Fate of the Vale

Other encounter sets in this scenario: Final Day, Agents of the Colour, Horrors in the Rock, Refractions, Transfiguration
Available experience:2 (Crystal Parasites) + 5 (Main Emissary, requires a willpower(100) test) + 3 (the other three parts of the Emissary) + 5 (resolution R1) = 14XP on v1 of the scenario

Size of the Encounter Deck28
# Enemies6
# Willpower8
# Agility4
# Intellect2
# Fight2
# Damage4
# Horror12
# Doom

My take on this encounter deck: So, technically speaking this scenario has no encounter deck. It does however have its Abyss and during the mythos phase it behaves just like the encounter card would, serving up one card per player, skipping all the non-encounter stuff that is in the Abyss. So that’s what the numbers above are referencing, those are the part of the abyss that is used for encounter cards during mythos. And what can i say, i kind of expected a bigger number than 28 there for the full thing, it certainly appears like more when you handle that large brick. Sure, it gets beefed up with player cards, residents, locations and whatever else is at hand, but still.
Looking at the numbers, we can immediately point at one reason why the finale is quite difficult: That is a truckload of horror on these cards and that doesn’t even account for enemy attacks, extra attacks from tokens, the Emissary or Resident cards. We also go back to willpower as the dominant skill to use for tests … and those willpower tests are usually linked to horror. This alone is going to get some investigators, with rogues being particularly vulnerable. You do get a free heal early on in the scenario that wipes your trauma and any damage and horror you got until that point, but there is enough in the encounter deck to still catch up to you after that happens.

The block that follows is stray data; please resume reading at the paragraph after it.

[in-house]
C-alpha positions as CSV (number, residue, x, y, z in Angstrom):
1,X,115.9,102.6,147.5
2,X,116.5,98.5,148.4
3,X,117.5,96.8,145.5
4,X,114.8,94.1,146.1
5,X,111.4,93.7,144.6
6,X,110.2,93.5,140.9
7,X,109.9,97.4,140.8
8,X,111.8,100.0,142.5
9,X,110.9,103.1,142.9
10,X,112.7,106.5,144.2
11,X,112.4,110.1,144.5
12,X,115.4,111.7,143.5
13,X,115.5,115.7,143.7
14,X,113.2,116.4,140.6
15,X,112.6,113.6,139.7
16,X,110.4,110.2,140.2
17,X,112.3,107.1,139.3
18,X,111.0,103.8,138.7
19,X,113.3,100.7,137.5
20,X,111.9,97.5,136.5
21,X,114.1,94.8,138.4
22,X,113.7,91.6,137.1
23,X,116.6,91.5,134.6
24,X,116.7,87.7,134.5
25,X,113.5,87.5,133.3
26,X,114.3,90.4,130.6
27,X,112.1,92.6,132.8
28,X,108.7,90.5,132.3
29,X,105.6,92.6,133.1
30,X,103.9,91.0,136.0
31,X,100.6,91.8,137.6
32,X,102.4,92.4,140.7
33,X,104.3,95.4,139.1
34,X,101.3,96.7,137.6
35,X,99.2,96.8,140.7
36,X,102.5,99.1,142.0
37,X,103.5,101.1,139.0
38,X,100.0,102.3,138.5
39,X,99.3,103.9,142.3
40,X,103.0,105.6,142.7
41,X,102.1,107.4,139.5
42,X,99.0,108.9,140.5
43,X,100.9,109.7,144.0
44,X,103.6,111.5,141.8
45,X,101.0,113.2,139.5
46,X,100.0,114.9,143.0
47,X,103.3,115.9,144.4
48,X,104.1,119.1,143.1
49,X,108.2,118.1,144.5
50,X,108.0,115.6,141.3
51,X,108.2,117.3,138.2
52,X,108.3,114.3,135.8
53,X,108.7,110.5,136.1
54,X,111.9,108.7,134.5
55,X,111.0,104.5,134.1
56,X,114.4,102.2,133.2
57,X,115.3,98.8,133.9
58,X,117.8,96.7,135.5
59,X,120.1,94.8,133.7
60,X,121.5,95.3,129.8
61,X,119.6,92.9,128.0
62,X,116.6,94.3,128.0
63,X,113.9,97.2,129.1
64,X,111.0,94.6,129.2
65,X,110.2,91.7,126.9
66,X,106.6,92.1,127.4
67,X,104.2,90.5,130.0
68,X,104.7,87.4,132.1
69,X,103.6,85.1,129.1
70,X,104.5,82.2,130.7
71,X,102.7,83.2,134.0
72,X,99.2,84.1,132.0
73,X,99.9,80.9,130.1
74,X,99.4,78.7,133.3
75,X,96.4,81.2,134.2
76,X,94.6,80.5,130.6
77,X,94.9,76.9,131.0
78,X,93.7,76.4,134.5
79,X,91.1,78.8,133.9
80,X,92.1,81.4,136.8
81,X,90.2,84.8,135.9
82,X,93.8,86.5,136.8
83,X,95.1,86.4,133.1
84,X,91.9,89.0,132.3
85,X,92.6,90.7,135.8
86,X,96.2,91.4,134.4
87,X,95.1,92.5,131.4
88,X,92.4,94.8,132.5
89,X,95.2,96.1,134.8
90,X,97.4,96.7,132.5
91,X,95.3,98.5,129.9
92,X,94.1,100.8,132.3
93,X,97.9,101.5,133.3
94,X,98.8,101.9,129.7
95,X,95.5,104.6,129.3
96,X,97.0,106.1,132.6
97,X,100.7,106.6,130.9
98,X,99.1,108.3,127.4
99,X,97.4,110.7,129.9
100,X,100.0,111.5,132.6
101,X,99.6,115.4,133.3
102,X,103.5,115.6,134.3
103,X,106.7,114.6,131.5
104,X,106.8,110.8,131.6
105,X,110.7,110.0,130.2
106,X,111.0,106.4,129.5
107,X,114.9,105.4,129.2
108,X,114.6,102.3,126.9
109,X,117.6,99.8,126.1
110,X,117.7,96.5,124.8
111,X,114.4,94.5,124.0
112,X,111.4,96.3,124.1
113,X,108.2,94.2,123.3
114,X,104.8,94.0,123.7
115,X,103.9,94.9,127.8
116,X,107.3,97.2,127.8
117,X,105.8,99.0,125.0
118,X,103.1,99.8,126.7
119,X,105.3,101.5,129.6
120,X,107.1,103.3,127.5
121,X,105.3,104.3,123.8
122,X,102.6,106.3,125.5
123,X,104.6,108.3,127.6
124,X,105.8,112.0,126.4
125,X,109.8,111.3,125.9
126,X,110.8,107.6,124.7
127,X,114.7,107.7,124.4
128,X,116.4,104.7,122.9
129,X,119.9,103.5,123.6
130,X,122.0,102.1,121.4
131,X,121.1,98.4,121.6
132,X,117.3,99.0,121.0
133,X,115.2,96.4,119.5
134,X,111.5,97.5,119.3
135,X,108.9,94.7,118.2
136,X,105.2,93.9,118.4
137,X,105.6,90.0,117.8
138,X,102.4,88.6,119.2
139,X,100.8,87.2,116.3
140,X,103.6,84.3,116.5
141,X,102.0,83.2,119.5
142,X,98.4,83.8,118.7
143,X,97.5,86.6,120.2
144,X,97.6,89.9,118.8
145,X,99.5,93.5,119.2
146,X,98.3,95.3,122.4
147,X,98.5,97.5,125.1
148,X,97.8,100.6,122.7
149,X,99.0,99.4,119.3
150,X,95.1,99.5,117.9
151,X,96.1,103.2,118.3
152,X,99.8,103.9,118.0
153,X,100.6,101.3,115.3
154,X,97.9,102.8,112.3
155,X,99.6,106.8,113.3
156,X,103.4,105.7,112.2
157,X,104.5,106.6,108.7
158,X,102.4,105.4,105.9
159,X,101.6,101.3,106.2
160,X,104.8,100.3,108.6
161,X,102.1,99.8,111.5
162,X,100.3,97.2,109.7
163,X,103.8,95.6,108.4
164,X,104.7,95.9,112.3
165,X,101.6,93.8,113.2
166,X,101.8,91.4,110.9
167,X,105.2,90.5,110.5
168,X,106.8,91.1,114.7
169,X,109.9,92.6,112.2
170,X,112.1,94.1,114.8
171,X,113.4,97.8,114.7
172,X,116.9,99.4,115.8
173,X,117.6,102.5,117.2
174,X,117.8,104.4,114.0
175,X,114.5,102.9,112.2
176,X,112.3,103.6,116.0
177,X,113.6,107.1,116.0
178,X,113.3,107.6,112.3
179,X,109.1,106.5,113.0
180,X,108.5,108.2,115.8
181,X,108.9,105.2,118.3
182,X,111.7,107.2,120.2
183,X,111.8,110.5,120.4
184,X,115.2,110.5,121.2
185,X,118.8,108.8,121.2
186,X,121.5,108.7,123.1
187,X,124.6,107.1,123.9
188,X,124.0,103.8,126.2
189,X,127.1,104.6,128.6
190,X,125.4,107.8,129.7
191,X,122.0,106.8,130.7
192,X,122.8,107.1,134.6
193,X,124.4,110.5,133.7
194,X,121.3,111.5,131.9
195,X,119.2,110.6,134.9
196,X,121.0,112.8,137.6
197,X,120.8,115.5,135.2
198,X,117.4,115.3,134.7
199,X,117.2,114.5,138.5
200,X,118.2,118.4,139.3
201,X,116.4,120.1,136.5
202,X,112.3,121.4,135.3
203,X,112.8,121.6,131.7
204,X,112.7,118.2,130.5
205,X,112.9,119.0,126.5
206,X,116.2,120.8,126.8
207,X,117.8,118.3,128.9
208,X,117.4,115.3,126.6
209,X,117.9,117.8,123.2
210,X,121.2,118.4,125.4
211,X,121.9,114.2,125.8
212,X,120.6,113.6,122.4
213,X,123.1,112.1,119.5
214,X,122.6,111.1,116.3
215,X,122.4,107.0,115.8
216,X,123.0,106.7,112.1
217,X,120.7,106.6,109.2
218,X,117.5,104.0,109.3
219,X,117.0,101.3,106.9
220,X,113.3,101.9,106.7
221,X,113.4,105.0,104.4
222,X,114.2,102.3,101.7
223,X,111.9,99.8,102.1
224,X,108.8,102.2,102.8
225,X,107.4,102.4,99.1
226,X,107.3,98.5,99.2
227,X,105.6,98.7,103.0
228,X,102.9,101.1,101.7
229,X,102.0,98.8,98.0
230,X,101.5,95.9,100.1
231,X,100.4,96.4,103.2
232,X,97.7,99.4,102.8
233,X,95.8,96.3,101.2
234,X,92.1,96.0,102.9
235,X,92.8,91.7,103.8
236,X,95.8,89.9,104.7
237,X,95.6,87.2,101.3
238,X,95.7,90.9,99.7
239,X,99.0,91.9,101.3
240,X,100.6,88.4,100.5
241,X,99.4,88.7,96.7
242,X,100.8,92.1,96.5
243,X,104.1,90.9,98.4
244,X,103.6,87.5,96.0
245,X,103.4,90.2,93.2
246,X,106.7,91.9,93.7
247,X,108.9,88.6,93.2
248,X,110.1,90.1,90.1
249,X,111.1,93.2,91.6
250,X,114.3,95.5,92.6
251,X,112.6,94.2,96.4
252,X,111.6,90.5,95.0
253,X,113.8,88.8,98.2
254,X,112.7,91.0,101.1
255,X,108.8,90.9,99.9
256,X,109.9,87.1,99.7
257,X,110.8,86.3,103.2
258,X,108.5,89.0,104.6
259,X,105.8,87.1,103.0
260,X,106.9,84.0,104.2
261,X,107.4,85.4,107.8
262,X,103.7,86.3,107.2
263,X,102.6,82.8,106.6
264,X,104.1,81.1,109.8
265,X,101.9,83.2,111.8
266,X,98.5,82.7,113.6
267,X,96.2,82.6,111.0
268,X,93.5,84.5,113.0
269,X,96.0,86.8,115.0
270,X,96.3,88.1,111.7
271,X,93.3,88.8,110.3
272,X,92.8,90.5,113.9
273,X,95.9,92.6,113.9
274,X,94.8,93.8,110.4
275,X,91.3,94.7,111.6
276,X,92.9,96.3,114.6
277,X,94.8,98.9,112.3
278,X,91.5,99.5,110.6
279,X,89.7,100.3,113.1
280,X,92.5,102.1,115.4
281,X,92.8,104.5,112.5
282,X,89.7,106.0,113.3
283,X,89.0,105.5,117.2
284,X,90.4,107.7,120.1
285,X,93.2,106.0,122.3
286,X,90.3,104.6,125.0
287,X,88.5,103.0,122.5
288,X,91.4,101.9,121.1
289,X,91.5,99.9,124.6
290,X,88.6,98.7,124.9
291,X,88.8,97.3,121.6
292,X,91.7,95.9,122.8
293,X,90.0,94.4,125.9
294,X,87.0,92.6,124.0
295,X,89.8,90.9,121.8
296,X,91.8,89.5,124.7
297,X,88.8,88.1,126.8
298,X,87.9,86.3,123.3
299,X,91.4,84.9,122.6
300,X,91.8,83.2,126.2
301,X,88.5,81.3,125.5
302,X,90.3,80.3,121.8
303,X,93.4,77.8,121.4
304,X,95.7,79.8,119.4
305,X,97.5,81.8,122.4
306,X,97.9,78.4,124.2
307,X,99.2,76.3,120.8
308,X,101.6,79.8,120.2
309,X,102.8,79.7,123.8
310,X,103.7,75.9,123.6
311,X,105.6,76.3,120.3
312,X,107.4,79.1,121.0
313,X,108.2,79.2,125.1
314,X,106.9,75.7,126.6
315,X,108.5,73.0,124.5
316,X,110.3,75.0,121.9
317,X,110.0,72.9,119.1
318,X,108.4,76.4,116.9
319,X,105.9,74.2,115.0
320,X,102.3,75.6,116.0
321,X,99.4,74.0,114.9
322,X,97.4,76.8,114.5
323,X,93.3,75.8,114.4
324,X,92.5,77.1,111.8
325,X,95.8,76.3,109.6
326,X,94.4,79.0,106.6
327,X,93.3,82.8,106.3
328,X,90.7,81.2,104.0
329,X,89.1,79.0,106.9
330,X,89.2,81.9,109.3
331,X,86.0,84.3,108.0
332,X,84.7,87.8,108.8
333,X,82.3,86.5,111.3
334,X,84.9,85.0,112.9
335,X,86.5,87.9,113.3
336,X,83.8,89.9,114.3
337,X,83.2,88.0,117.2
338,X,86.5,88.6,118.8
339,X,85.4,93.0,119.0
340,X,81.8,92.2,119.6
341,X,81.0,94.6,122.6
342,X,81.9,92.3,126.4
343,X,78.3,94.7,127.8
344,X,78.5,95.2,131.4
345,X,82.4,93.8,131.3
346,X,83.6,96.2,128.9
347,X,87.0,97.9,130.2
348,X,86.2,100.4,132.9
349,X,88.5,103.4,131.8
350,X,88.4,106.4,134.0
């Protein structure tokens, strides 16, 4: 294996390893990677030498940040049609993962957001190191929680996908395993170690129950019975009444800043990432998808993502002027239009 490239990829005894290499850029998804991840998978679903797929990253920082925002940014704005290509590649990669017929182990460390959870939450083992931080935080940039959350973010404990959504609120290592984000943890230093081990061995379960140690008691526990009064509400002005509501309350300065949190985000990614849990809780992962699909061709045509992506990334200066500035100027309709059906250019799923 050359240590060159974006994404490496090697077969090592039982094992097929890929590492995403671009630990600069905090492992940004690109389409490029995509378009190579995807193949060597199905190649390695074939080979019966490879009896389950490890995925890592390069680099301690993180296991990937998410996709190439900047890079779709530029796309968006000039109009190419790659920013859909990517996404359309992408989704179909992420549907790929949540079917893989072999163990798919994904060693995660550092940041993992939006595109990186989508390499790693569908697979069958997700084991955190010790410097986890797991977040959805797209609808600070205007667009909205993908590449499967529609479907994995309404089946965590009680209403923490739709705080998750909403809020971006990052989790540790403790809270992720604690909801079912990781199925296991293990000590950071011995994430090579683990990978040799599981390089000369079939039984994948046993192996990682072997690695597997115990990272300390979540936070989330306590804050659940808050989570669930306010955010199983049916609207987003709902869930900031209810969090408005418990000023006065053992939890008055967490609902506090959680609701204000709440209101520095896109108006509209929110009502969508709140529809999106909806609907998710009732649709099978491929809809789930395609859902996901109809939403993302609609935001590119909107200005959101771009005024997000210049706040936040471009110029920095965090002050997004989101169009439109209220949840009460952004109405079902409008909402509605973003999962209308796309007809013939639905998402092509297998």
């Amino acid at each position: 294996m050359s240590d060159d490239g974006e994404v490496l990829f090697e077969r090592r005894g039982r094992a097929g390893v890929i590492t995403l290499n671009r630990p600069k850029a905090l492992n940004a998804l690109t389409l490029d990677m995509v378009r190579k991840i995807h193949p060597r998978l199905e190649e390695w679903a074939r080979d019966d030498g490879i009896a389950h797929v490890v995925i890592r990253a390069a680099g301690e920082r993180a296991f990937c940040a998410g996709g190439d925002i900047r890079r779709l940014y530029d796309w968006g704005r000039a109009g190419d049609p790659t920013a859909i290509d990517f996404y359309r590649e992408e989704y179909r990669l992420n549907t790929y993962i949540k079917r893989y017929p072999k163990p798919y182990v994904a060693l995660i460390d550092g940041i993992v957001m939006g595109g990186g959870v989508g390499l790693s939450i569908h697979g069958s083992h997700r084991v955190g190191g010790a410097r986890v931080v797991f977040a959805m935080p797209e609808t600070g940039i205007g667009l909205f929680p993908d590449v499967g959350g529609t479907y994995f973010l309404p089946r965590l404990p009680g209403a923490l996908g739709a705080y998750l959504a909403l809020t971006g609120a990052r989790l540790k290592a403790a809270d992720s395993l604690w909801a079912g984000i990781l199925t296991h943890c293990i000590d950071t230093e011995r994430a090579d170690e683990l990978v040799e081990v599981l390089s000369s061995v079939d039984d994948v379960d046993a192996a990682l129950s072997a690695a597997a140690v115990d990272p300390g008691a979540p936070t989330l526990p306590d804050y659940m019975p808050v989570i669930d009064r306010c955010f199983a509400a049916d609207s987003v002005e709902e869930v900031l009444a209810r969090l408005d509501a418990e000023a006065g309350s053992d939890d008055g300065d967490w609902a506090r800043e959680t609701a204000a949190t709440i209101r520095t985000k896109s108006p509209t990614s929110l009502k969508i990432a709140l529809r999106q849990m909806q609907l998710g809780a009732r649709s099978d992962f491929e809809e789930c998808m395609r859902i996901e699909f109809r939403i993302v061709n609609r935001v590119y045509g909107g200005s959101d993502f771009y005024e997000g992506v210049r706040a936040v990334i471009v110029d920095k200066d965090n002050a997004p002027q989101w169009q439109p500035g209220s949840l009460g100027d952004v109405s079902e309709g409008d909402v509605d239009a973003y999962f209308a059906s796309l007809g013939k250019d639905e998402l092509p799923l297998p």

There’s only six enemies in all of that, but they are gross ones: Crystal Parasite, Miasmatic Shadow and Crystal Mimic, with two copies each. Notably, Parasites and Shadows have Victory so Crystal Mimics are the only ones that go back into the deck after defeat (which is relevant for one of the versions of Fate of the Vale). By this point, you need to be able to kill Miasmatic Shadows. They are far too dangerous to let them stay alive as discard is everywhere and they simply can not be avoided. Since it’s always night in this scenario, Shadows also gain their Elusive, making them even more awful to deal with. Depending on the specific variant of the scenario you might also have to deal with several of the residents once/if you return to the village in the final act so don’t let that low number of only six enemies in the deck fool you… there is plenty to do for your fighters here.

My take on the scenario as a whole: I love it. It’s dangerous, it’s unique, it’s outrageous. This is what a campaign finale should look like, utterly memorable and with several payoffs depending on things you did during the scenarios that came before. Is it completely fair? Oh no. Not at all. Doesn’t matter though, it’s a fantastic experience and just achievable enough to be motivating. Now obviously it’s going to be different from person to person where you draw your line between motivating and frustrating difficulty. And i certainly have read enough complaints online about it, in particular about not scaling all that well down to two players or even solo play. I feel like it’s nowhere on a level with something like Where the Gods Dwell however. Just to put my own experiences forward as a reference, at time of writing this page i have played the campaign four times, at two players on Standard. Of those four plays two were wins. Two were losses. One of the losses, my first play, would almost have been a win had i just had two more turns. One of the wins was a win despite playing a meme-y teamup of Finn and Skids. So winning here is absolutely possible… just don’t expect it to be easy.
It’s regrettable that missing the opportunity to regain a True Self and have it go back to the top of the Abyss sets you back far enough that it’s almost a game over. That is a bit unfair and can be frustrating to experience. But still, I am taking a memorable experience over the forgettable finales of the last few campaigns any time of the day. Even when they aren’t perfect.

Variants: There are four different versions for the final bout of the scenario (and the campaign!), which are available depending on your choices in the interludes and scenarios up to here.